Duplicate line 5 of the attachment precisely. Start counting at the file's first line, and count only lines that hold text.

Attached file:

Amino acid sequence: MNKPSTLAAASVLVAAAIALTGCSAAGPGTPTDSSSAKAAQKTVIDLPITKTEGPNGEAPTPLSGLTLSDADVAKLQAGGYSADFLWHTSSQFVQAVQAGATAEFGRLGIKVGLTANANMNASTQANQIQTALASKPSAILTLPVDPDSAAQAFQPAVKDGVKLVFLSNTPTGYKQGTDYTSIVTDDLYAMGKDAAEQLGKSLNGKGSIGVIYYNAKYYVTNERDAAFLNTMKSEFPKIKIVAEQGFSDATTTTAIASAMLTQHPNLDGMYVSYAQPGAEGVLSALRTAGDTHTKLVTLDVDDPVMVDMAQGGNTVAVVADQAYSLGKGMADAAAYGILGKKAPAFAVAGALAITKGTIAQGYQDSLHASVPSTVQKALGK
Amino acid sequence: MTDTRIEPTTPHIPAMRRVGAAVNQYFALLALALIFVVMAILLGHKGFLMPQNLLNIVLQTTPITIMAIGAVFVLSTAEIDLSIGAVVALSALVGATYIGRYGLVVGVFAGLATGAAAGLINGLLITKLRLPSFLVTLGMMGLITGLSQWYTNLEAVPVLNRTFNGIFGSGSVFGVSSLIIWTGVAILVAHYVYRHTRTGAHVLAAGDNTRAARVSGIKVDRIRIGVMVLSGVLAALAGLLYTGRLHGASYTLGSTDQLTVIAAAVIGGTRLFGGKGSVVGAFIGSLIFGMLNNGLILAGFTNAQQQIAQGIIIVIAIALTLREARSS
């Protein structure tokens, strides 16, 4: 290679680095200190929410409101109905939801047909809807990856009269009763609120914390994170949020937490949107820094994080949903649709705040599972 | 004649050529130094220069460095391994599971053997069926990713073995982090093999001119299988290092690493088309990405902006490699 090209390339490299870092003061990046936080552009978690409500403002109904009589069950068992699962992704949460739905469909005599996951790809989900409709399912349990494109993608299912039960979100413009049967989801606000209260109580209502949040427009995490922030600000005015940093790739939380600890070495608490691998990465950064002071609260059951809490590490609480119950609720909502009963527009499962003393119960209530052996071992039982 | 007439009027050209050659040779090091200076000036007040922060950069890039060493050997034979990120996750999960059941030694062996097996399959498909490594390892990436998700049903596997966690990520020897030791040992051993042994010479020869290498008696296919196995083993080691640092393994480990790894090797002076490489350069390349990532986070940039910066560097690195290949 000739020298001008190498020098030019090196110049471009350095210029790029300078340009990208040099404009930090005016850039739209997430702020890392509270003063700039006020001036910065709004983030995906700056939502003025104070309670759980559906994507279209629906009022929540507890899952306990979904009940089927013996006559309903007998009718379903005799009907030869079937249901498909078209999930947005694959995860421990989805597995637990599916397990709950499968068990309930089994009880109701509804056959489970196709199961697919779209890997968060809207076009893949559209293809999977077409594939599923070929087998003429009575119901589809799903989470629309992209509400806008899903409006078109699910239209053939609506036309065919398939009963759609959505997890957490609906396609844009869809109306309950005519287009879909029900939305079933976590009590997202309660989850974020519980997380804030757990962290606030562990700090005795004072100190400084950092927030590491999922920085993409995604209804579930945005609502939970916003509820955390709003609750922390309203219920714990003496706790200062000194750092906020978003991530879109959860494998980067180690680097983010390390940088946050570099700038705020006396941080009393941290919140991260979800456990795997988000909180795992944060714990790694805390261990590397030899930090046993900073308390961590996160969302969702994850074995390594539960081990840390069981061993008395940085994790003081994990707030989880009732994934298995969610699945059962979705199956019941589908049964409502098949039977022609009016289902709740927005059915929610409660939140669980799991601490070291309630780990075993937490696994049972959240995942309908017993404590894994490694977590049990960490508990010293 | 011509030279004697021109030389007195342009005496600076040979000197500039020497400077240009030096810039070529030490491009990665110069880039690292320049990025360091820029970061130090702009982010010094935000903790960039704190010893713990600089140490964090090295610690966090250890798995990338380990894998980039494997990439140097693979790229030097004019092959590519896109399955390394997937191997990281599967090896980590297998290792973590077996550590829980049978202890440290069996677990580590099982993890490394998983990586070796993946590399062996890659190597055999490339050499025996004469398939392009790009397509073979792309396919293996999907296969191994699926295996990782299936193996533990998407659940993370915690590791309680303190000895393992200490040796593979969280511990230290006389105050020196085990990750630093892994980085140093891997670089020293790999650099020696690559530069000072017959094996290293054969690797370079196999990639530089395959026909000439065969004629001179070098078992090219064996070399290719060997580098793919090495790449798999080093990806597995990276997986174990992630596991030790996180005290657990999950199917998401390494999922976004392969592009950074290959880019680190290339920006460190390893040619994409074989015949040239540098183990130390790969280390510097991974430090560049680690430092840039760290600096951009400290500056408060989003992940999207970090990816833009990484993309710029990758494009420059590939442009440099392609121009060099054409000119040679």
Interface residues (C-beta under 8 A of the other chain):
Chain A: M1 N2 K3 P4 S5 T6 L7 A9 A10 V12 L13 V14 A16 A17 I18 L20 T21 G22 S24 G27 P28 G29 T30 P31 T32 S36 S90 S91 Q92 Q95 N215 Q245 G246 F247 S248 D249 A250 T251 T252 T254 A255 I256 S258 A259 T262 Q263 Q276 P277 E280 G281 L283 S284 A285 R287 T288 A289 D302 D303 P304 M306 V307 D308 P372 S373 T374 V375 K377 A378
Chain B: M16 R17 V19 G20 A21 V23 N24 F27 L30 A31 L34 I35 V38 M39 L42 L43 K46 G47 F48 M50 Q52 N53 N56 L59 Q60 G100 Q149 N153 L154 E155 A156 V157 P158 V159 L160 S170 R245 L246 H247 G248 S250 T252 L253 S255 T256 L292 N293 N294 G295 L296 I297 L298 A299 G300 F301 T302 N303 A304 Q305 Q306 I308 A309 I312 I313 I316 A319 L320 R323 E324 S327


Chain A: M1 N2 K3 P4 S5 T6 L7 A9 A10 V12 L13 V14 A16 A17 I18 L20 T21 G22 S24 G27 P28 G29 T30 P31 T32 S36 S90 S91 Q92 Q95 N215 Q245 G246 F247 S248 D249 A250 T251 T252 T254 A255 I256 S258 A259 T262 Q263 Q276 P277 E280 G281 L283 S284 A285 R287 T288 A289 D302 D303 P304 M306 V307 D308 P372 S373 T374 V375 K377 A378